Emerg Med J 2014 e-pub ahead of print Nov 11;:1–7


Primary objective To review the prognosis of patients with bilateral fixed and dilated pupils secondary to traumatic extradural (epidural) or subdural haematoma who undergo surgery.

Methods A systematic review and meta-analysis was performed using random effects models. The Cochrane Central Register of Controlled Trials and PubMed databases were searched to identify relevant publications. Eligible studies were publications that featured patients with bilateral fixed and dilated pupils who underwent surgical evacuation of traumatic extra-axial haematoma, and reported on the rate of favourable outcome (Glasgow Outcome Score 4 or 5).

Results Five cohort studies met the inclusion criteria, collectively reporting the outcome of 82 patients. In patients with extradural haematoma, the mortality rate was 29.7% (95% CI 14.7% to 47.2%) with a favourable outcome seen in 54.3% (95% CI 36.3% to 71.8%). In patients with acute subdural haematoma, the mortality rate was 66.4% (95% CI 50.5% to 81.9%) with a favourable outcome seen in 6.6% (95% CI 1.8% to 14.1%).

Conclusions and implications of key findings Despite the poor overall prognosis of patients with closed head injury and bilateral fixed and dilated pupils, our findings suggest that a good recovery is possible if an aggressive surgical approach is taken in selected cases, particularly those with extradural haematoma.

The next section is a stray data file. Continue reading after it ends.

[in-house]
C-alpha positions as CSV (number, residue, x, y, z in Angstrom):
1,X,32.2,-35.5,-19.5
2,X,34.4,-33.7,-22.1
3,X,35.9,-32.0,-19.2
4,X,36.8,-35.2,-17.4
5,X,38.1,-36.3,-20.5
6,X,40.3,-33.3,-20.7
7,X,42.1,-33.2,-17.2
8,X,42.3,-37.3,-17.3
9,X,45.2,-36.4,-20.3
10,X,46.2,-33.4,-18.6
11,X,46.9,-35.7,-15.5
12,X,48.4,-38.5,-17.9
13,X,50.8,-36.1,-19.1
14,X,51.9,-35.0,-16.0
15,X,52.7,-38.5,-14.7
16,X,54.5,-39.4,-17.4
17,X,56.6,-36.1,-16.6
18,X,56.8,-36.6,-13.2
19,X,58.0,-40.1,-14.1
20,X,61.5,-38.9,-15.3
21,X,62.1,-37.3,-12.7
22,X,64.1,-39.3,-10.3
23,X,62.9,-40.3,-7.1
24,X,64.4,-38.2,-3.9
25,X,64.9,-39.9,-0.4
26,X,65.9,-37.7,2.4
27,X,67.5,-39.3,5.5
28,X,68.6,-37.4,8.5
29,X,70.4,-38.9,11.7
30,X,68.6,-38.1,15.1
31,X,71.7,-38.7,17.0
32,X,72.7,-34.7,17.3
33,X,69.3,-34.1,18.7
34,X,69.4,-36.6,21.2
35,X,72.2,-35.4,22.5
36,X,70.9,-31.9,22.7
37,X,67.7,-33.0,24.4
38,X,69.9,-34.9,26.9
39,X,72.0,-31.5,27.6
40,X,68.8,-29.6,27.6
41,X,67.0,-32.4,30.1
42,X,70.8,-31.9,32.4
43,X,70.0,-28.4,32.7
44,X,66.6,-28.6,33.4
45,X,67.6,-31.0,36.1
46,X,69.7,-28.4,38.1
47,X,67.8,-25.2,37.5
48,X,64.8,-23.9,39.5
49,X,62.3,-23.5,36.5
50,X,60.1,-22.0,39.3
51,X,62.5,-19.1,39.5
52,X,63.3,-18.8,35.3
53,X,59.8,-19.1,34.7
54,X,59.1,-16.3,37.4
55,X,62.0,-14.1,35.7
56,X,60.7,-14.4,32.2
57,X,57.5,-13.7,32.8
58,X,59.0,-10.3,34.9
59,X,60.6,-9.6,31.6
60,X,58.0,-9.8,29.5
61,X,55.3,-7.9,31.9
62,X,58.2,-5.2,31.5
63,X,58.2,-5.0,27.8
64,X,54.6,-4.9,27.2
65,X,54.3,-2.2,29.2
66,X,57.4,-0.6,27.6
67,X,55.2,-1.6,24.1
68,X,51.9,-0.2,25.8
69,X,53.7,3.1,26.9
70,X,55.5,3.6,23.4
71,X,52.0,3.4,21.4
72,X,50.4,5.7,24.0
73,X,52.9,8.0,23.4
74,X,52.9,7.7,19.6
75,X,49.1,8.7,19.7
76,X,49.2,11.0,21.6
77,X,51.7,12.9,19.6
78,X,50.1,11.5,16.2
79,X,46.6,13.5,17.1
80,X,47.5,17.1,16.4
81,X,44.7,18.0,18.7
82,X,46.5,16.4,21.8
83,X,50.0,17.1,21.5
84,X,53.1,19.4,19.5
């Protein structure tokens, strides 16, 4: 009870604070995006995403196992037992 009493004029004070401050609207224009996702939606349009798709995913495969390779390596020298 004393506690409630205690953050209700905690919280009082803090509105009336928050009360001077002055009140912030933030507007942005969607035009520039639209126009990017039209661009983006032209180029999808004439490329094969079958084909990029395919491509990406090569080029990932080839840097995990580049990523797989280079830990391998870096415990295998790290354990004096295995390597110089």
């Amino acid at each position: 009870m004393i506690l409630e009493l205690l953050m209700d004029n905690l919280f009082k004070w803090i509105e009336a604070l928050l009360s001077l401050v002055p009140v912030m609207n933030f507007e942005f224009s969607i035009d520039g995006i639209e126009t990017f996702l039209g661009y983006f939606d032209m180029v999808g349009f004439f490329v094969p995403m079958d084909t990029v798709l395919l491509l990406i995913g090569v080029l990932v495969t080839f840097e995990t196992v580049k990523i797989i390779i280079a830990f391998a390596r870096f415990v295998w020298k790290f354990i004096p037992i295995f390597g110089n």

Early femur fixation recommended

The Eastern Association for the Surgery of Trauma recommends early (<24 hours) open reduction and internal fracture fixation in trauma patients with open or closed femur fractures.

They acknowledge the strength of the evidence is low, but suggests a trend toward lower risk of infection, mortality, and venous thromboembolic disease.

They conclude: “the desirable effects of early femur fracture stabilization probably outweigh the undesirable effects in most patients

Check out the rest of the EAST Trauma Guidelines

Optimal timing of femur fracture stabilization in polytrauma patients: A practice management guideline from the Eastern Association for the Surgery of Trauma